Hard-to-process plastic waste can be cost-effective way to capture carbon dioxide


Hard-to-process plastic waste can be cost-effective way to capture carbon dioxide


Heating plastic waste in the presence of a certain chemical can produce particles that absorb carbon dioxide, according to a research team from Rice University.

The research improves on pyrolysis-based chemical recycling. Pyrolysis is the process of degrading a particular material by heating it in an inert atmosphere. When plastic is pyrolyzed, it often leaves behind oils, fumes, and waxes, as well as a waste carbon byproduct.

However, when the plastic was heated in the presence of potassium acetate, it was transformed into 0.7-1.4 nanometers particles that could hold 18% of their weight in carbon dioxide at room temperature, according to the researchers.

The new technology can facilitate development of cost-effective carbon capture methods as well as the improvement of plastic recycling.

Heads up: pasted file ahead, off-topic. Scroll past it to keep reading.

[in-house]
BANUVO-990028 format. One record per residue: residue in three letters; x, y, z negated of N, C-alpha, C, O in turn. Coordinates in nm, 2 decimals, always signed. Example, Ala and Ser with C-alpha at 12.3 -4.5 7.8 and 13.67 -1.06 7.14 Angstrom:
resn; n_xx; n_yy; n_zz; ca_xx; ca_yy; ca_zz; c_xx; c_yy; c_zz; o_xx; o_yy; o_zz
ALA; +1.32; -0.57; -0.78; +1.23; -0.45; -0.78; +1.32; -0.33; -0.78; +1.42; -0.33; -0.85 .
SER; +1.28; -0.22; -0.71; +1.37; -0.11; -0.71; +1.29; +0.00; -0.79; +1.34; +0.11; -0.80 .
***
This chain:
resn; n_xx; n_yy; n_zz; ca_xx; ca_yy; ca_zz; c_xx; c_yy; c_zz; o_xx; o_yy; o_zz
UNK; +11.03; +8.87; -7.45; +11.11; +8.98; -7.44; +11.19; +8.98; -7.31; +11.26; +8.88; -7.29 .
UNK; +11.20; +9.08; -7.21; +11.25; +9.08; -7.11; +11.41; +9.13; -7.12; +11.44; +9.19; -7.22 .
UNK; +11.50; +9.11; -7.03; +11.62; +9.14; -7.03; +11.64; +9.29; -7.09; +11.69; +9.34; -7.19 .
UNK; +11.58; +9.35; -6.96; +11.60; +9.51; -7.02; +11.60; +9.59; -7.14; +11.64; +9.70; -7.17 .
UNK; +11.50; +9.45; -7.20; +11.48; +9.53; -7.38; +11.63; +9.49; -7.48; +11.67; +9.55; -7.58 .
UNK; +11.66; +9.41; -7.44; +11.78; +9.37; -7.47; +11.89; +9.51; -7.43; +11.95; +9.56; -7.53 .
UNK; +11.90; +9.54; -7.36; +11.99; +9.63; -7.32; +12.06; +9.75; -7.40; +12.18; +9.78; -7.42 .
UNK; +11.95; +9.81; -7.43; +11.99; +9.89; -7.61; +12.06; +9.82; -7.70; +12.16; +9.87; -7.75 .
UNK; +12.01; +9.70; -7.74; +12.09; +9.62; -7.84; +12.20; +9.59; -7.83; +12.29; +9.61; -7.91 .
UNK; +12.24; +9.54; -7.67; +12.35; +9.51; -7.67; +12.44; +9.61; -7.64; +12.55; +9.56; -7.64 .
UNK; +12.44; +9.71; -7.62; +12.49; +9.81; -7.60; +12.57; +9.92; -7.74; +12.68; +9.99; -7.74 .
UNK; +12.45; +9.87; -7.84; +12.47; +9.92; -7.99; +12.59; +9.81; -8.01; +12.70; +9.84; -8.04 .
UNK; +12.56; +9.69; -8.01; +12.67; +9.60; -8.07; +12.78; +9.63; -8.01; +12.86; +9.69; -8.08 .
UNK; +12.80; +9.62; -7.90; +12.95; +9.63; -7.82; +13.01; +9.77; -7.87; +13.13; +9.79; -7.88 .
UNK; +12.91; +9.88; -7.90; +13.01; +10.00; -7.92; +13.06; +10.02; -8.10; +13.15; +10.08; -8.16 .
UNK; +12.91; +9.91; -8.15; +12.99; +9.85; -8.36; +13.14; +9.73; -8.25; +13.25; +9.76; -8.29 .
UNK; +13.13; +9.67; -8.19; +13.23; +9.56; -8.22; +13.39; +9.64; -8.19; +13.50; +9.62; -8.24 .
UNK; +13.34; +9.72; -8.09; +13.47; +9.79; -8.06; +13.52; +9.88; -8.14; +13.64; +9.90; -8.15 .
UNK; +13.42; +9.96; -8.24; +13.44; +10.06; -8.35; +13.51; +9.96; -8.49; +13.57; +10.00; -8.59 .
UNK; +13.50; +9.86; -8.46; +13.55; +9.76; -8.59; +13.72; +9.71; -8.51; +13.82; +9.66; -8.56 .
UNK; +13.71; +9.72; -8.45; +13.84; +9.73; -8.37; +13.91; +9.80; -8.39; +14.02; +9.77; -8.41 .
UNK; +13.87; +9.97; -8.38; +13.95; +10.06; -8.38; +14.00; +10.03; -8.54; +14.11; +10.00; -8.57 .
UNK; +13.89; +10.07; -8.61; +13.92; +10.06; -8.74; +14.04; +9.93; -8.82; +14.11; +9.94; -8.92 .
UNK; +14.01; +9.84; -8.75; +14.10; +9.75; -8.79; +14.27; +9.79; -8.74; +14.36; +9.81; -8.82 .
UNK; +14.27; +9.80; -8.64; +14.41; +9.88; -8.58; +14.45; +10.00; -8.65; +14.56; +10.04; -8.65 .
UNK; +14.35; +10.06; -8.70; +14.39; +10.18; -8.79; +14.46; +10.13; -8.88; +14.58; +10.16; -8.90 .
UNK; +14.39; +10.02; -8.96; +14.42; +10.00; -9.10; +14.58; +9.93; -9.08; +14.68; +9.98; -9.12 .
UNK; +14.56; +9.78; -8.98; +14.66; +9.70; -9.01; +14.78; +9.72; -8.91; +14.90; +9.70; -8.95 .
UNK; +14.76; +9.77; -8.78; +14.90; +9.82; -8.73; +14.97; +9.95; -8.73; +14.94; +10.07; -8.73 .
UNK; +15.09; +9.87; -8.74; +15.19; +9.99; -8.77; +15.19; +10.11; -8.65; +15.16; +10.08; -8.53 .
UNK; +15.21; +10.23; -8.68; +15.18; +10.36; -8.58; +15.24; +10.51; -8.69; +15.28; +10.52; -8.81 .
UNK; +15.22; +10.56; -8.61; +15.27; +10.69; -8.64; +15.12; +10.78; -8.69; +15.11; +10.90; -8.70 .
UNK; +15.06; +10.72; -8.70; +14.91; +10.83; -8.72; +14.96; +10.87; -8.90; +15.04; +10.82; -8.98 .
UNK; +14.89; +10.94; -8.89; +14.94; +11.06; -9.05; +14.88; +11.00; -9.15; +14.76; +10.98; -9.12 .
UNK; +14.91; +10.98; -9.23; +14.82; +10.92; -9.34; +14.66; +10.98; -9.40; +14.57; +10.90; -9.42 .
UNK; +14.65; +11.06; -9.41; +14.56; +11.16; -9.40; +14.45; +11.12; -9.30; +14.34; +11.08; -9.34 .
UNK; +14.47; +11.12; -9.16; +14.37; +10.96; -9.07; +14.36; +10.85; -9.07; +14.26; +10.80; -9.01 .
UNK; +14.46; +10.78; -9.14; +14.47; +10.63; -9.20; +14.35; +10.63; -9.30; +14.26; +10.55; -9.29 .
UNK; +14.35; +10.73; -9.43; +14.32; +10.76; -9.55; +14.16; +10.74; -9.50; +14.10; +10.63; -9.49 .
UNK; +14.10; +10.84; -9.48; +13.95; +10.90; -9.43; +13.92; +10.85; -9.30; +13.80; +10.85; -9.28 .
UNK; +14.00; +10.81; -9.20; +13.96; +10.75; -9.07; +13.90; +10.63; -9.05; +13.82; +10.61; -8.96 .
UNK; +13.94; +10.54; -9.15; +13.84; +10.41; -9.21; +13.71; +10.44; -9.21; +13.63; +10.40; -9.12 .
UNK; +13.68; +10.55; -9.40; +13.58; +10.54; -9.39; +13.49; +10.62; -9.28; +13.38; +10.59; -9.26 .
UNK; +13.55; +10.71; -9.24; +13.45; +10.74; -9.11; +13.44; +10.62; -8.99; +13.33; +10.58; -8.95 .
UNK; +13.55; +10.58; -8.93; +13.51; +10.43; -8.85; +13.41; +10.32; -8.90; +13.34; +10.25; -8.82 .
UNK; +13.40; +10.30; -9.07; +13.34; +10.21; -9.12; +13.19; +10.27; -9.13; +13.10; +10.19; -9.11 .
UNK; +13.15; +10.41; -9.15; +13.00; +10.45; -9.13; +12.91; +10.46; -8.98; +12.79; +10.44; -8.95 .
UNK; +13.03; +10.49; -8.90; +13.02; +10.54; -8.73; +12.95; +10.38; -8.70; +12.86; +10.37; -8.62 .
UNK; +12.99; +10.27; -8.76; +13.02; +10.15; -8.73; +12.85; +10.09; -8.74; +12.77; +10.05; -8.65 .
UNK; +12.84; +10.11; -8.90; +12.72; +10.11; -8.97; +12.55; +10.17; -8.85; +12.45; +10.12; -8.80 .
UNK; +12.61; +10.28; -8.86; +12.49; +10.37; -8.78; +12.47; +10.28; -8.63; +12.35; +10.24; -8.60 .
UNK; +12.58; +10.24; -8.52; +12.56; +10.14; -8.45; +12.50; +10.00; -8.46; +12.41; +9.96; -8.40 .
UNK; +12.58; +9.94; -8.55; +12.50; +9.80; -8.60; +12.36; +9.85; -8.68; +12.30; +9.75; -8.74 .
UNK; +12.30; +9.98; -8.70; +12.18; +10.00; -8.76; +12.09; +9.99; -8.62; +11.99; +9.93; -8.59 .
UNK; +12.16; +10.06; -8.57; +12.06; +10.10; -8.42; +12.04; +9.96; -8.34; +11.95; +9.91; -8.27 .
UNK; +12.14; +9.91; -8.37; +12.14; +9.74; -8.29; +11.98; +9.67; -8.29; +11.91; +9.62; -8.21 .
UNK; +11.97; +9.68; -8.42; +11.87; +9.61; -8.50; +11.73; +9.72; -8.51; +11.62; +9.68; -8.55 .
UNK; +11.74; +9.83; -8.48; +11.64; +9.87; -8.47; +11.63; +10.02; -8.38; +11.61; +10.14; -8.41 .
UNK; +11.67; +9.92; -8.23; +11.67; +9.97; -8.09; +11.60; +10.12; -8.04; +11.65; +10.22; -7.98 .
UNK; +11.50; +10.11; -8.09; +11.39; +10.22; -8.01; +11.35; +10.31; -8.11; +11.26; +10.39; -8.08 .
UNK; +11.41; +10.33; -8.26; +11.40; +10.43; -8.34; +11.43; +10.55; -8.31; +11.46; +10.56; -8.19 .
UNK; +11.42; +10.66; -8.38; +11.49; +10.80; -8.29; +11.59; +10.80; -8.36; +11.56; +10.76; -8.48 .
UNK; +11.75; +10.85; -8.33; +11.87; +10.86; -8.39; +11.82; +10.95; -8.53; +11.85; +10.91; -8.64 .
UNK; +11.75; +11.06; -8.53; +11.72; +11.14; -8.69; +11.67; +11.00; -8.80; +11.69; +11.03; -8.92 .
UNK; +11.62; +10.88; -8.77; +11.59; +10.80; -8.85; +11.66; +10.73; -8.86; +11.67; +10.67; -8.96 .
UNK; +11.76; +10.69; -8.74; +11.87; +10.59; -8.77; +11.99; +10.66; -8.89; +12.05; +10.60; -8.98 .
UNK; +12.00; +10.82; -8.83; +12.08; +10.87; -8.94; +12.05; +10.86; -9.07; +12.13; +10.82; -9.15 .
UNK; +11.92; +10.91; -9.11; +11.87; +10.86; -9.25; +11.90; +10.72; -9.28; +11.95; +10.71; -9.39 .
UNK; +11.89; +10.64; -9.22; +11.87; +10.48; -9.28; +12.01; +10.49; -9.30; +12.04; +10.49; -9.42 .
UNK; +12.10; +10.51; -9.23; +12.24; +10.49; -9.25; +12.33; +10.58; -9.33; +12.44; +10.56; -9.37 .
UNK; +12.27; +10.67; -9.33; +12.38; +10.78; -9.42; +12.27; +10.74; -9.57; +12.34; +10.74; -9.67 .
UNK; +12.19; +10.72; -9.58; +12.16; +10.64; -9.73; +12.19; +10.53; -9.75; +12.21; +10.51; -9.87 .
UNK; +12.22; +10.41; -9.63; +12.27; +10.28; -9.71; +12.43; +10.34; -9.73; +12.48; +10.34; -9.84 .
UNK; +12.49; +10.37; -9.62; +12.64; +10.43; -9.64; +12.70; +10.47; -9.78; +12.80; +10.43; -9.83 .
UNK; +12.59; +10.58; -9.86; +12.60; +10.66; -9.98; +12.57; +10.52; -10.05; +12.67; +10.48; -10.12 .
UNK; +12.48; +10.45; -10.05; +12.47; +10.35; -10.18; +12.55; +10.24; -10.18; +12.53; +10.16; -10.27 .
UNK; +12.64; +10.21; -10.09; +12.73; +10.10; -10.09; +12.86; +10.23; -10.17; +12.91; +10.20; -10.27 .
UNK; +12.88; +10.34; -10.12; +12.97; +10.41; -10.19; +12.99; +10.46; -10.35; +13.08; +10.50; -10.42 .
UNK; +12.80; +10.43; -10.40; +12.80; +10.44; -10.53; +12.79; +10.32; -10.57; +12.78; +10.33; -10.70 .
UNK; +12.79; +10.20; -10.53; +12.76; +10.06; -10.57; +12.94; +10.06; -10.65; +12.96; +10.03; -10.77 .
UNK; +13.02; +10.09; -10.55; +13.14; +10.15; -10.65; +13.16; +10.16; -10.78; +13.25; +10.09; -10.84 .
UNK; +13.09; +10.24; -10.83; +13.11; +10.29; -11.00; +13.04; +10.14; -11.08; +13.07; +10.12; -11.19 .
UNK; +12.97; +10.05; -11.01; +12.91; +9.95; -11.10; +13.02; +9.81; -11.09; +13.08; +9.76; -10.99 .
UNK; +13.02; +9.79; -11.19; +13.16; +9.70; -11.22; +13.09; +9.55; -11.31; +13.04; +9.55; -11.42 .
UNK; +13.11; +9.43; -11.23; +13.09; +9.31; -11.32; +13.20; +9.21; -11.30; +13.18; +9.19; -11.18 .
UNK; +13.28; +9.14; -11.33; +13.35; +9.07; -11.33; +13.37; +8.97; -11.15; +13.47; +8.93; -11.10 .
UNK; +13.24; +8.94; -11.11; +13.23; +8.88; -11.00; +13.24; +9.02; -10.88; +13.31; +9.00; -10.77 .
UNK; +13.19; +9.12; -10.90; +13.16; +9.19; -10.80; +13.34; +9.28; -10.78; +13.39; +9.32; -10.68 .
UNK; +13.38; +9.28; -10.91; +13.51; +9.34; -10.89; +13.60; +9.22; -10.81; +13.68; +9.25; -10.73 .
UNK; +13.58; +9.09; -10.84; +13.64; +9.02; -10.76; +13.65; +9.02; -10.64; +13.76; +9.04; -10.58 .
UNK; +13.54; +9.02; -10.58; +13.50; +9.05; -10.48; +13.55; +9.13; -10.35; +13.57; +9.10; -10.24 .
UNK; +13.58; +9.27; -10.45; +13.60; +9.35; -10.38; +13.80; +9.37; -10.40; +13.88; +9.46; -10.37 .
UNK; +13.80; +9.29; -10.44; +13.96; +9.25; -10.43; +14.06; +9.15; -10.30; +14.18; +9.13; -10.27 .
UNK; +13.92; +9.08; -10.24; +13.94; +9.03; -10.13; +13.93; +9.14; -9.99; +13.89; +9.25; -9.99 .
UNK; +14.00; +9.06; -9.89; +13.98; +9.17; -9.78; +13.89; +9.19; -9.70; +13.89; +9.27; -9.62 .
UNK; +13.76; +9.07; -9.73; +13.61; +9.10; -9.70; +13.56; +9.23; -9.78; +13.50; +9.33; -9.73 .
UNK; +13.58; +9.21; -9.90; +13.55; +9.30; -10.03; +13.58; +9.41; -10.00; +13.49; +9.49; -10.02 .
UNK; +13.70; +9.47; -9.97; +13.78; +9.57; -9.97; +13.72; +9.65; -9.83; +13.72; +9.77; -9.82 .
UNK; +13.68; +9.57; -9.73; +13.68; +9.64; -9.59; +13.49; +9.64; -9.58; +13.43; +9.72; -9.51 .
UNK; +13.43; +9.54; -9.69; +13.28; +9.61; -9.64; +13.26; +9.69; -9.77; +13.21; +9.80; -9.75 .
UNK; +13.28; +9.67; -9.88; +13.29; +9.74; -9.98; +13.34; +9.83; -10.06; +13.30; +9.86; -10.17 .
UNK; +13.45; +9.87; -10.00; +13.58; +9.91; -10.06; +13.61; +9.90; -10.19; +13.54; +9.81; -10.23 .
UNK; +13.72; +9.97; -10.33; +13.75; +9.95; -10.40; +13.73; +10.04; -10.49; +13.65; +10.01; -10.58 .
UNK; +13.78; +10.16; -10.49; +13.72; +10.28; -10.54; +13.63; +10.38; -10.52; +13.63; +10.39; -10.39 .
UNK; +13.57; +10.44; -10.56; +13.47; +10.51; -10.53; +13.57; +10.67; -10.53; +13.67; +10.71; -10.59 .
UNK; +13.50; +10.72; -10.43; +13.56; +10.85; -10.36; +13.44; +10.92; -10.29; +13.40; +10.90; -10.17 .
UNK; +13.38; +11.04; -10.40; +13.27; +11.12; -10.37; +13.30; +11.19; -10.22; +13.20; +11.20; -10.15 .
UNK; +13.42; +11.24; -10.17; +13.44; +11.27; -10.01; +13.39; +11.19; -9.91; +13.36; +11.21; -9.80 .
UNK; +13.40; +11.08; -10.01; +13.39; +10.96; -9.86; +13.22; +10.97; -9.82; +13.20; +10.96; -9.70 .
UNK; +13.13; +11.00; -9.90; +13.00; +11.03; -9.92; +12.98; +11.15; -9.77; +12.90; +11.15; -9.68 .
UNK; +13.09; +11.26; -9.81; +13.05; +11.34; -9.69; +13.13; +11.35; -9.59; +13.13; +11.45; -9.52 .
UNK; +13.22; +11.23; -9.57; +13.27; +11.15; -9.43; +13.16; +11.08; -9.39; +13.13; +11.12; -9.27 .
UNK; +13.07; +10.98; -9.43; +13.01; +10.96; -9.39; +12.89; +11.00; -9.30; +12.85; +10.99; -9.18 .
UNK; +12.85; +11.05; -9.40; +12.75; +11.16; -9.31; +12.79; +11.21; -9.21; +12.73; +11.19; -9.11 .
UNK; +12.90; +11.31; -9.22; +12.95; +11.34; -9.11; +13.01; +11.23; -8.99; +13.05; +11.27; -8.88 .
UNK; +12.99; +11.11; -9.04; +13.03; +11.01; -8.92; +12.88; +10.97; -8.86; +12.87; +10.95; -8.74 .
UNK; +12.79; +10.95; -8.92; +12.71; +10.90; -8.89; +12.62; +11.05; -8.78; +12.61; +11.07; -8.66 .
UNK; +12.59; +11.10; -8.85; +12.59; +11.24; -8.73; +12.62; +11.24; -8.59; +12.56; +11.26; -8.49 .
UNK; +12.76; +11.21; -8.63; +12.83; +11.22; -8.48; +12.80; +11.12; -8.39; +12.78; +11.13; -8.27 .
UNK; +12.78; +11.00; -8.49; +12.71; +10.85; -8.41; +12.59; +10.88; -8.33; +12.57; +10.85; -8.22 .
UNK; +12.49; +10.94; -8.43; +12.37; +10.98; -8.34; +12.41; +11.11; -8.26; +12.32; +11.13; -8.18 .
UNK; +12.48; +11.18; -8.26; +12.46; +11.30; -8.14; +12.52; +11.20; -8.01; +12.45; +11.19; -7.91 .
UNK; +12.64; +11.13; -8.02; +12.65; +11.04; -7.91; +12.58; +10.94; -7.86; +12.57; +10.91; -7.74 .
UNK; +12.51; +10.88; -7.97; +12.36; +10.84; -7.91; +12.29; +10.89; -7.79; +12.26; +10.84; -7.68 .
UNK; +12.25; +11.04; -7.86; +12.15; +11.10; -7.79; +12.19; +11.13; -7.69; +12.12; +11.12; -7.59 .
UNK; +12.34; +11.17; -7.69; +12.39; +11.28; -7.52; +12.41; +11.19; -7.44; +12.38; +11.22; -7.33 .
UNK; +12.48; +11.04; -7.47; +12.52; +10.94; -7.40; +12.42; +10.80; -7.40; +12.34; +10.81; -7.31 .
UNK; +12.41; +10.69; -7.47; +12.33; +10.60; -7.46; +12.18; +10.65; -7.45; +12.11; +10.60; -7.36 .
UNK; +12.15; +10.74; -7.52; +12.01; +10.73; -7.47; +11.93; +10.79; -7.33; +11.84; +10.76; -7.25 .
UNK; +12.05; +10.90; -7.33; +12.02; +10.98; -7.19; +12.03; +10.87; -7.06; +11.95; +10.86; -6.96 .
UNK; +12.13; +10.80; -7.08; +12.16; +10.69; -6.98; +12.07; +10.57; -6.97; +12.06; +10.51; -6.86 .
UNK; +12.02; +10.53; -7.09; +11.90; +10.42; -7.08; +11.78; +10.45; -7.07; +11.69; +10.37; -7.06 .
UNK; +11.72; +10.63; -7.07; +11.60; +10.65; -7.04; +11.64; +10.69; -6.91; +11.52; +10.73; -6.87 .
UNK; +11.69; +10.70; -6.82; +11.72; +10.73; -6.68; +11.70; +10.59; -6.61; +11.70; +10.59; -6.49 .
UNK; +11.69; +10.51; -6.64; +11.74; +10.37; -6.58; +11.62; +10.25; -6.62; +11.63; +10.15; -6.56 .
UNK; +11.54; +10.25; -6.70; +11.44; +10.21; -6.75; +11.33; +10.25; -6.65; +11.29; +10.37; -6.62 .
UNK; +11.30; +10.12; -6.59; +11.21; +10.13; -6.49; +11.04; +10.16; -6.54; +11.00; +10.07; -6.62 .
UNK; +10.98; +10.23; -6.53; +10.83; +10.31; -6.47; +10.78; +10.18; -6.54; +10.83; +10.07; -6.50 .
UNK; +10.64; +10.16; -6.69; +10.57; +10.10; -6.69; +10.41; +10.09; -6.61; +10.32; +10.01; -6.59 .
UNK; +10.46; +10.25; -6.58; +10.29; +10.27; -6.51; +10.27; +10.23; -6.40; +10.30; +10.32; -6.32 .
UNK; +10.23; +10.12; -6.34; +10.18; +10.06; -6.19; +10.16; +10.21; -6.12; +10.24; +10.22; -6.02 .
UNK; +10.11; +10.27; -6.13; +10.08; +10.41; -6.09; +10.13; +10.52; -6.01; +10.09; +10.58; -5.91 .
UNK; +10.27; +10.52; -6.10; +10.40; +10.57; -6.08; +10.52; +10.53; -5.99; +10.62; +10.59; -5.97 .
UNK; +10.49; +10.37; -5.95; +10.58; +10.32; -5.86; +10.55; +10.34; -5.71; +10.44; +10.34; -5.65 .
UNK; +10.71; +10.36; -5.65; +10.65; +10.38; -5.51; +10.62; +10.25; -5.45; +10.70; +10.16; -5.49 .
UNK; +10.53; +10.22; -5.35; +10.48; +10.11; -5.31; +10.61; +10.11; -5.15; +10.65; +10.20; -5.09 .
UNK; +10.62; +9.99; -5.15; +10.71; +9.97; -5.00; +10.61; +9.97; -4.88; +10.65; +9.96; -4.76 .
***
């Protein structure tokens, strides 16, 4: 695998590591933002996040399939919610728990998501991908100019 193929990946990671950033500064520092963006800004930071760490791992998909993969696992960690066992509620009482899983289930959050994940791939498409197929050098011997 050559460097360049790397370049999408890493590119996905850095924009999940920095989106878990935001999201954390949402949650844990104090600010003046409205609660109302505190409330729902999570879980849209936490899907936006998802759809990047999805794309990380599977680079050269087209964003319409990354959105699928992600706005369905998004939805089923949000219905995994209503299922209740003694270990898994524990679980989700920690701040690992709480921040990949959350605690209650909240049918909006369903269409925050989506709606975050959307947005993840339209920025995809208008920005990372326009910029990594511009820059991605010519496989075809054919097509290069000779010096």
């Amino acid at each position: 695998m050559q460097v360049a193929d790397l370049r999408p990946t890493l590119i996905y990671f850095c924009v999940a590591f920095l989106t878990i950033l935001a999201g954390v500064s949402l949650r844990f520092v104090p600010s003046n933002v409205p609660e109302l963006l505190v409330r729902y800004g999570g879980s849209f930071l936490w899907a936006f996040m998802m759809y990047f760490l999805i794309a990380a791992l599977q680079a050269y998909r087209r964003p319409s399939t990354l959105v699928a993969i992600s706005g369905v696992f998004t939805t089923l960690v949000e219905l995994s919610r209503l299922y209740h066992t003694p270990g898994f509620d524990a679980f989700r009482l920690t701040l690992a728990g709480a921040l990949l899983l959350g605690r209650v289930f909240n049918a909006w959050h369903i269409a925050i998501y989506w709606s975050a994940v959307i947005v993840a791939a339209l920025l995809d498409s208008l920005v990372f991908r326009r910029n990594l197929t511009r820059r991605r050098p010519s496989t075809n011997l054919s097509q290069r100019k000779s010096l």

According to the press release, current amine-based process for extracting carbon dioxide from natural gas inputs costs US$80-US$160 per tonne removed. The new material, on the other hand, may remove carbon dioxide from gas inputs for as little as US$21 per tonne.

Furthermore, the approach works on plastics that are currently resistant to chemical recycling, such as polypropylene, high-density polyethylene, and low-density polyethylene. When heated with potassium acetate, these two polymers, which make up the majority of municipal garbage, become excellent carbon absorbers.

In a press release, co-lead author James Tour explained that point sources of carbon dioxide emissions, such as power plant exhaust stacks, can be equipped with this waste-plastic-derived material to remove massive volumes of carbon dioxide that would otherwise flood the atmosphere. “It is a great way to have one problem, plastic waste, address another problem, CO2 emissions.”

The new carbon-absorbing material can also be reused. It emits carbon dioxide when heated to roughly 75 degrees Celsius, which might be used to make fuels or construction materials, while generating 90% of the material’s binding sites.

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